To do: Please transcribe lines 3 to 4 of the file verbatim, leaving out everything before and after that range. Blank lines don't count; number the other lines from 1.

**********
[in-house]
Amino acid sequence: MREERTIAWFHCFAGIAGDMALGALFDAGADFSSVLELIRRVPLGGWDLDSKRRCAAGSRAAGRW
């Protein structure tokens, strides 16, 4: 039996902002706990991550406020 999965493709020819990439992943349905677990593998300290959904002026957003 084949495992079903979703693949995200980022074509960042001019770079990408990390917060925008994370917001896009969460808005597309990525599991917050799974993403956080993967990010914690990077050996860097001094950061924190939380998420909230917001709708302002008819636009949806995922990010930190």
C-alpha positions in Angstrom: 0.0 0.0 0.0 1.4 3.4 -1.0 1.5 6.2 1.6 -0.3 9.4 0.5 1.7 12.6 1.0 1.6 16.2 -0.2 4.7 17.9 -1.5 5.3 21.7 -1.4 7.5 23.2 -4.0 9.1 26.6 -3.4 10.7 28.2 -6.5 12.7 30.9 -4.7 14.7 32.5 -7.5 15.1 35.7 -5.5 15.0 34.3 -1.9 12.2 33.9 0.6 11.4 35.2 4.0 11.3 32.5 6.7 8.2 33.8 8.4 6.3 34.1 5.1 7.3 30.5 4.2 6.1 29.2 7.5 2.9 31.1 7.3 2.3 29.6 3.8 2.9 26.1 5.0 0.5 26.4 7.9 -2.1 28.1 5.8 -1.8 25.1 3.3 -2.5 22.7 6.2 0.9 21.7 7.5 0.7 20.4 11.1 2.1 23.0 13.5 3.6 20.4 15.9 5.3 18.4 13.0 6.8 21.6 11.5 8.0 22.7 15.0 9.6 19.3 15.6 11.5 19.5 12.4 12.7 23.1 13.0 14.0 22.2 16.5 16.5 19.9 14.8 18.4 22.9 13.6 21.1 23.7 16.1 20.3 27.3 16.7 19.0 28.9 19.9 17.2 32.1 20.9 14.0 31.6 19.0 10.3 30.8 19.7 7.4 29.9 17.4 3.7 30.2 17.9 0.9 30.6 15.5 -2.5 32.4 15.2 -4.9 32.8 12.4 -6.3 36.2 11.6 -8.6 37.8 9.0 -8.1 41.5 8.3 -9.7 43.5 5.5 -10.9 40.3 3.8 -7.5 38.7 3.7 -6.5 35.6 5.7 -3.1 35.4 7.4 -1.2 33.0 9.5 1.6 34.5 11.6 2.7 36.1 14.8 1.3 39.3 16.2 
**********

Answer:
């Protein structure tokens, strides 16, 4: 039996902002706990991550406020 999965493709020819990439992943349905677990593998300290959904002026957003 084949495992079903979703693949995200980022074509960042001019770079990408990390917060925008994370917001896009969460808005597309990525599991917050799974993403956080993967990010914690990077050996860097001094950061924190939380998420909230917001709708302002008819636009949806995922990010930190």
C-alpha positions in Angstrom: 0.0 0.0 0.0 1.4 3.4 -1.0 1.5 6.2 1.6 -0.3 9.4 0.5 1.7 12.6 1.0 1.6 16.2 -0.2 4.7 17.9 -1.5 5.3 21.7 -1.4 7.5 23.2 -4.0 9.1 26.6 -3.4 10.7 28.2 -6.5 12.7 30.9 -4.7 14.7 32.5 -7.5 15.1 35.7 -5.5 15.0 34.3 -1.9 12.2 33.9 0.6 11.4 35.2 4.0 11.3 32.5 6.7 8.2 33.8 8.4 6.3 34.1 5.1 7.3 30.5 4.2 6.1 29.2 7.5 2.9 31.1 7.3 2.3 29.6 3.8 2.9 26.1 5.0 0.5 26.4 7.9 -2.1 28.1 5.8 -1.8 25.1 3.3 -2.5 22.7 6.2 0.9 21.7 7.5 0.7 20.4 11.1 2.1 23.0 13.5 3.6 20.4 15.9 5.3 18.4 13.0 6.8 21.6 11.5 8.0 22.7 15.0 9.6 19.3 15.6 11.5 19.5 12.4 12.7 23.1 13.0 14.0 22.2 16.5 16.5 19.9 14.8 18.4 22.9 13.6 21.1 23.7 16.1 20.3 27.3 16.7 19.0 28.9 19.9 17.2 32.1 20.9 14.0 31.6 19.0 10.3 30.8 19.7 7.4 29.9 17.4 3.7 30.2 17.9 0.9 30.6 15.5 -2.5 32.4 15.2 -4.9 32.8 12.4 -6.3 36.2 11.6 -8.6 37.8 9.0 -8.1 41.5 8.3 -9.7 43.5 5.5 -10.9 40.3 3.8 -7.5 38.7 3.7 -6.5 35.6 5.7 -3.1 35.4 7.4 -1.2 33.0 9.5 1.6 34.5 11.6 2.7 36.1 14.8 1.3 39.3 16.2 